Creating Inclusive Spaces
What do we mean by inclusivity, or accessibility? What does it mean to create an inclusive space? Are classrooms really accessible and inclusive? Is it possible to create hybrid spaces for learning, open to the community and registered students alike?
These are just some of the questions the organizers of the third Living Knowledge event, titled Creating Inclusive Spaces, are hoping attendees will tackle.
The dinner and discussion will begin with a presentation by Assistant Professor Janis Timm-Bottos from Concordia’s Department of Creative Arts Therapies on her work with art hives. Timm-Bottos has been involved in the development of these small, free community art studios for the past 20 years, most recently in the Montreal neighbourhoods of St. Henri and Ahuntsic.
“The studio provided opportunities to share abilities and develop leadership skills while giving back to the community,” Timm-Bottos explained recently.
Following her presentation, attendees will assemble into smaller groups to discuss opportunities for creating similar blended learning spaces where members of the community and students can share their knowledge and ideas.
“The art hive is an actual physical space that’s open and accessible to the community,” says Allison Gonsalves, who is organizing the Living Knowledge series with Eryn Fitzgerald from Sustainable Communities Partnership. “We want to see what kinds of questions get raised in these spaces that we wouldn’t normally broach in a classroom environment.”
The second Living Knowledge Series dinner and discussion, titled Cultivating Experiential Learning, was another success, generating lively discussions and creating a wonderful networking opportunity for community members and Concordia students, staff and faculty.
The event began with Gonsalves interviewing the organizers of Concordia’s City Farm School, Jackie Martin and Marcus Lobb. “We talked about their inspiration in developing the City Farm School, how they arrived at their model, and about experiential learning in general,” Gonsalves recalls. “Then we talked about how experiential learning can provide an opportunity for students to actually do work in the community that’s potentially risky. They developed their program so that there is a way to manage that risk, so students can learn through trial and error.”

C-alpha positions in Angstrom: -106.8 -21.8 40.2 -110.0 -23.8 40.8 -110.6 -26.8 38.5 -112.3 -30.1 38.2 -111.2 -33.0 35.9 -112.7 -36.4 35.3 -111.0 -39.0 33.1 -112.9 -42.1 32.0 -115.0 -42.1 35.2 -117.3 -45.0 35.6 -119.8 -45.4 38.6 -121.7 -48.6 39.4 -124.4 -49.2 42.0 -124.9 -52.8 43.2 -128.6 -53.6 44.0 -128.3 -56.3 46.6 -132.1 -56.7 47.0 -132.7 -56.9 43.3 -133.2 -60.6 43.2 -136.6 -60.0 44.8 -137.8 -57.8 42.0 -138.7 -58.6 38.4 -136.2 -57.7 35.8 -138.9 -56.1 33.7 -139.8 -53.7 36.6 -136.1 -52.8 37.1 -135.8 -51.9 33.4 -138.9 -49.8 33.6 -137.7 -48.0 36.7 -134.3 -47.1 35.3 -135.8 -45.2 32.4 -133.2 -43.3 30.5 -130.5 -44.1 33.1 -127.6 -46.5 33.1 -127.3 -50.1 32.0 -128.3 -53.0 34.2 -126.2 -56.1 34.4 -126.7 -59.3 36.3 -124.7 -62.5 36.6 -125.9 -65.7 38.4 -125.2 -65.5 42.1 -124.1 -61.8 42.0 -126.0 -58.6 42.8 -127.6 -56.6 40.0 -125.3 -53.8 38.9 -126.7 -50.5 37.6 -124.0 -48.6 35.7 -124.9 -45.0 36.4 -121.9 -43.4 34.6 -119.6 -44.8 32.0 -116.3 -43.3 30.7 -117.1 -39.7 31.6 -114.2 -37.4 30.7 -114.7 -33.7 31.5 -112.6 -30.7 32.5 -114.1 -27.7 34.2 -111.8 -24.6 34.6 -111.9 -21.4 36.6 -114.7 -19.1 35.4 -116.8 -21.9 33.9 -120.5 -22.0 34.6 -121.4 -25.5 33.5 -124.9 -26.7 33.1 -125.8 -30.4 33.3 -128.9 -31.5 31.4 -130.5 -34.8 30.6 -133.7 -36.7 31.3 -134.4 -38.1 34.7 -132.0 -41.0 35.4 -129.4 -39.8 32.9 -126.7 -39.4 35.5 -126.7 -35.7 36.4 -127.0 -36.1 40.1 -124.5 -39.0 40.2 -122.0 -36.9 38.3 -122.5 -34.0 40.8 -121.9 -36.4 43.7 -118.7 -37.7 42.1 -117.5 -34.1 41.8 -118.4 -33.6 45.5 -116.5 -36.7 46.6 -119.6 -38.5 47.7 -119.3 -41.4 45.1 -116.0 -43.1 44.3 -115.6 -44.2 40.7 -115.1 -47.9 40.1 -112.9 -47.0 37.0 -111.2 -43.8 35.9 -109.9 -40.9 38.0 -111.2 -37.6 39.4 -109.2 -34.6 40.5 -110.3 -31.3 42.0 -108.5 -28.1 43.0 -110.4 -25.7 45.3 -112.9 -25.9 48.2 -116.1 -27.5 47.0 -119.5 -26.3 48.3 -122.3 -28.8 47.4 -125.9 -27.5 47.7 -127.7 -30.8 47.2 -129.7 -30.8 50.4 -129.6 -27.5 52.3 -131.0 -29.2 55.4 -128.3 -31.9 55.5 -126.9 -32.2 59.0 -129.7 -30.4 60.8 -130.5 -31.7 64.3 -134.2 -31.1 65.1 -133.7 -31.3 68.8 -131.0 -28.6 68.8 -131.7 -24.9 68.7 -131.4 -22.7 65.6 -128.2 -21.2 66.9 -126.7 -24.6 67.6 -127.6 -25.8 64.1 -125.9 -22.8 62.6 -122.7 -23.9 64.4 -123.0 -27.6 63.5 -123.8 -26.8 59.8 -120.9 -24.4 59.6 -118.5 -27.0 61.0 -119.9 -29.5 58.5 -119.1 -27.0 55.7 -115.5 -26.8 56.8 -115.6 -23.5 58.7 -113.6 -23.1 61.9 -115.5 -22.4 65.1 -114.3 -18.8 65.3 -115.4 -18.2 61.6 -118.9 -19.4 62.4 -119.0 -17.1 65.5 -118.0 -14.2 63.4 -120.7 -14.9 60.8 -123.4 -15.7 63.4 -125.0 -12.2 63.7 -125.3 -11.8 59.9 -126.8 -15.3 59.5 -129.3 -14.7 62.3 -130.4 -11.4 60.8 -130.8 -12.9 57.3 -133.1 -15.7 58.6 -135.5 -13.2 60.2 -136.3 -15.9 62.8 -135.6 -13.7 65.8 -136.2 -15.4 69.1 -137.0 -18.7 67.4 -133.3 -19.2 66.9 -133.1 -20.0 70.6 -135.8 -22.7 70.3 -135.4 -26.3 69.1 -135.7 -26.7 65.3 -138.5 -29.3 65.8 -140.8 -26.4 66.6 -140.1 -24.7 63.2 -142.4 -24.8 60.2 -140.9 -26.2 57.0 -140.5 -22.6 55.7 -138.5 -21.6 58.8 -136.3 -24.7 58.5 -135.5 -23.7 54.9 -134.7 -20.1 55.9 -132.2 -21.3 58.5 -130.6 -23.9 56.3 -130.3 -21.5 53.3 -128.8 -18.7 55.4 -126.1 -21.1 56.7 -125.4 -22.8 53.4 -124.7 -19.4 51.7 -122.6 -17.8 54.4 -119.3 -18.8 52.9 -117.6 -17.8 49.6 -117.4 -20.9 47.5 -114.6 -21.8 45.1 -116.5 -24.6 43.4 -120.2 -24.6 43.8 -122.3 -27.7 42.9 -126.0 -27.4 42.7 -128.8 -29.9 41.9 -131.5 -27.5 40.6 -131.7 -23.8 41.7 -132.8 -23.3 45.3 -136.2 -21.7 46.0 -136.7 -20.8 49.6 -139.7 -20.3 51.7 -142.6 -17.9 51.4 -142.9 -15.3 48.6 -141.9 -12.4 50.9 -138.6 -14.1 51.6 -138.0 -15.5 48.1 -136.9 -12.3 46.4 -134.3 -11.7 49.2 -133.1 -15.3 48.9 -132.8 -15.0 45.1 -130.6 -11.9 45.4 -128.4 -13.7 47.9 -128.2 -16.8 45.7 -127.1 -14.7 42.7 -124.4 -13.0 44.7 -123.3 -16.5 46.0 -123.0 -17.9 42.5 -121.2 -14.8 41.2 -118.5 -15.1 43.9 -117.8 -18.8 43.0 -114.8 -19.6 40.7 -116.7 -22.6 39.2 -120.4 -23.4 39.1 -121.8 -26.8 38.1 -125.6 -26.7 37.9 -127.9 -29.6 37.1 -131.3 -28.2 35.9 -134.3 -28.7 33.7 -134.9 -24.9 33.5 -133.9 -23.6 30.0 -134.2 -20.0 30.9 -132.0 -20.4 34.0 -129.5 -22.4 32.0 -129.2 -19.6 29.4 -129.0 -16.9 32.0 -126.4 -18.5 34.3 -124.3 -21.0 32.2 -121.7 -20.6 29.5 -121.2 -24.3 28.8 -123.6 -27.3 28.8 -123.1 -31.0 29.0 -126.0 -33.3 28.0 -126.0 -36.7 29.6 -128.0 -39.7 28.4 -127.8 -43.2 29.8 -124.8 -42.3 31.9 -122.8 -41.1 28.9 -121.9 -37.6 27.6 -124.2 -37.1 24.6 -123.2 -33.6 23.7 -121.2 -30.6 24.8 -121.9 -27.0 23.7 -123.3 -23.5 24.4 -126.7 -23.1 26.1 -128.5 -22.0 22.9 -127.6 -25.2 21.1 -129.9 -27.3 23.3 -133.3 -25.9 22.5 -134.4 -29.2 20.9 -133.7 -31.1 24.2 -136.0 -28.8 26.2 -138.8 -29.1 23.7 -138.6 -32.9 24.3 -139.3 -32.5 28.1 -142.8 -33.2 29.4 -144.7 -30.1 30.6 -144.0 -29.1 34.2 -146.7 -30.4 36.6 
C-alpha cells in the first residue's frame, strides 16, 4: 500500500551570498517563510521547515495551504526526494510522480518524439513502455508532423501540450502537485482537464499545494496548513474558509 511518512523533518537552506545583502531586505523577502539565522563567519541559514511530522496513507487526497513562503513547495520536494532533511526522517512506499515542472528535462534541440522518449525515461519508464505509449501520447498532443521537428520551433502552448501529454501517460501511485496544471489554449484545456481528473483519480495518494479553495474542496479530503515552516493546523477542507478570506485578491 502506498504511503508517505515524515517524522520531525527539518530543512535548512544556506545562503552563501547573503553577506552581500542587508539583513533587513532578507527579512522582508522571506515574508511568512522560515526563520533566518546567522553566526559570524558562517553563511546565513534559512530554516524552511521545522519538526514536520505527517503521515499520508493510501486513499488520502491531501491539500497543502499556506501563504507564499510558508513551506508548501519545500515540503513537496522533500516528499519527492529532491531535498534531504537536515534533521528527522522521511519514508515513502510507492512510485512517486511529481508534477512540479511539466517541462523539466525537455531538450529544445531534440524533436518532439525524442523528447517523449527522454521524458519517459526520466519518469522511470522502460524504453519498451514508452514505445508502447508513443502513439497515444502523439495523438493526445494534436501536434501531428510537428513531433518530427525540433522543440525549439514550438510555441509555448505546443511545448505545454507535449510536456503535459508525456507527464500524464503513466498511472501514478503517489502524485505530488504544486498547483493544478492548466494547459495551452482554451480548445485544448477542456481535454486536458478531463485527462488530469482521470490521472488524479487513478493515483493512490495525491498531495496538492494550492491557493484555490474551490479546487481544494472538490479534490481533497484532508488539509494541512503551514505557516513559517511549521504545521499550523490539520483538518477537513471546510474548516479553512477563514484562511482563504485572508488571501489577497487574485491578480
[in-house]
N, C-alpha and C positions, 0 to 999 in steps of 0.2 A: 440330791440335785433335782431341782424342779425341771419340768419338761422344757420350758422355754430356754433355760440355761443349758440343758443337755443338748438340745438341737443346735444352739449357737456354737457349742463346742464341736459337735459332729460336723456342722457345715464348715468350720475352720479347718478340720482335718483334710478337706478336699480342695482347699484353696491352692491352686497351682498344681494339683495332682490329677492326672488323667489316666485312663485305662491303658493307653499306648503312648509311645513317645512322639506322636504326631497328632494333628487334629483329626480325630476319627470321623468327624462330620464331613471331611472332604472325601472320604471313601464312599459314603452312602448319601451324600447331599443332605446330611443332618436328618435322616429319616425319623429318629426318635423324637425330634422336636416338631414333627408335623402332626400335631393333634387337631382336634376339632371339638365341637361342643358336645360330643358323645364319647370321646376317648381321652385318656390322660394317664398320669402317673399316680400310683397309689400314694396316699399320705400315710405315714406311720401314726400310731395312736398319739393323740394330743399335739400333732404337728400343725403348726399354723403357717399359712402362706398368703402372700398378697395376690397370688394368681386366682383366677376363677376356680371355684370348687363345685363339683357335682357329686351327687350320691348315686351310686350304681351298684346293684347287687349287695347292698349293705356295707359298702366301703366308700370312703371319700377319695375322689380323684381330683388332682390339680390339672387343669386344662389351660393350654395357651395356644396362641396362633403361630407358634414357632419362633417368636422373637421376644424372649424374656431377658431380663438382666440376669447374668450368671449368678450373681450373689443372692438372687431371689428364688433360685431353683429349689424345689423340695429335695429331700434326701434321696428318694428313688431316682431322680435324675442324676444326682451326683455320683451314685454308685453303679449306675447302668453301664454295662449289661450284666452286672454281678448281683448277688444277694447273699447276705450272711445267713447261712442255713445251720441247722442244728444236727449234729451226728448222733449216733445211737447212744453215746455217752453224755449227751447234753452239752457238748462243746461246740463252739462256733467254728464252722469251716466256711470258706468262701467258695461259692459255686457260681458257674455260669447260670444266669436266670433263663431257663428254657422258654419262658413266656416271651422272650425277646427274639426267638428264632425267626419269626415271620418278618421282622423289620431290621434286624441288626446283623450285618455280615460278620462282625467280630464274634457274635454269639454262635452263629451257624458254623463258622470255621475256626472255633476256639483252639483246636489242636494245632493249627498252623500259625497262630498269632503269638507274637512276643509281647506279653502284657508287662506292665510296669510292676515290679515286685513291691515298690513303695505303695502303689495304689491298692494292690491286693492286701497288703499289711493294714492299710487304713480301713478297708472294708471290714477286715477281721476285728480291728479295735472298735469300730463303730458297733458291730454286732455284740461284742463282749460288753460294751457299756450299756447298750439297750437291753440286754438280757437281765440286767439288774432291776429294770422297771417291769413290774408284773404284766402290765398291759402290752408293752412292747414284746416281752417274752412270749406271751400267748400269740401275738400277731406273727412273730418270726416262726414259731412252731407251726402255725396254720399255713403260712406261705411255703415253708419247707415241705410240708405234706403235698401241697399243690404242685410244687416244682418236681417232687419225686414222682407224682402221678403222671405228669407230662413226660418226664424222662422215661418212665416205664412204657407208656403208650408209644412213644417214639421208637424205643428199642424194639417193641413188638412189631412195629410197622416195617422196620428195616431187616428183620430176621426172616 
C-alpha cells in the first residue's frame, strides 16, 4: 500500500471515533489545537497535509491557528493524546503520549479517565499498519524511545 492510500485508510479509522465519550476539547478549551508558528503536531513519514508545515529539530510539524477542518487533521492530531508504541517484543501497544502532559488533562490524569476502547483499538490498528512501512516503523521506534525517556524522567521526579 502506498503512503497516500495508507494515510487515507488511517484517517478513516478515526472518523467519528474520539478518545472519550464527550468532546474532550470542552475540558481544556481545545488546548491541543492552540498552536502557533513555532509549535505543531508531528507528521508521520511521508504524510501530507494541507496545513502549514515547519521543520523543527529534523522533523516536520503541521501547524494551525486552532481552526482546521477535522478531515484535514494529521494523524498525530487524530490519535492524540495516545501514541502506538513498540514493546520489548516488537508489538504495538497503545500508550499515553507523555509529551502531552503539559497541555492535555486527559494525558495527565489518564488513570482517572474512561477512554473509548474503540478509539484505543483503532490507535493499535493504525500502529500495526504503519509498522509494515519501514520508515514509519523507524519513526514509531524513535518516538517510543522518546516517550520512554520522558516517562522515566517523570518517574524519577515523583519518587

The discussions that followed centred around opportunities for experiential learning both at Concordia and in the surrounding community. “There was a lot of conversation about how much we value learning that’s grounded in experience, that is situated in the community, and also has the potential to give back to the community,” Gonsalves says.
The theme of inclusive spaces is a perfect fit for the final event of the Living Knowledge series of dinner and discussion events, Gonsalves adds. “It kind of pulls in all these questions that we’ve been talking about throughout the series about teaching and learning and also about research, and community connections.”
When: Tuesday, April 16, 2013, from 5 to 8:30 p.m.
Where: Sir George Williams Campus (Guy-Concordia metro). Venue details are made available at registration, which is now open.
• Sustainable Communities Partnership
• “Making meaningful connections” — NOW, February 5, 2013
• “Cultivating Experiential Learning” — NOW, March 6, 2013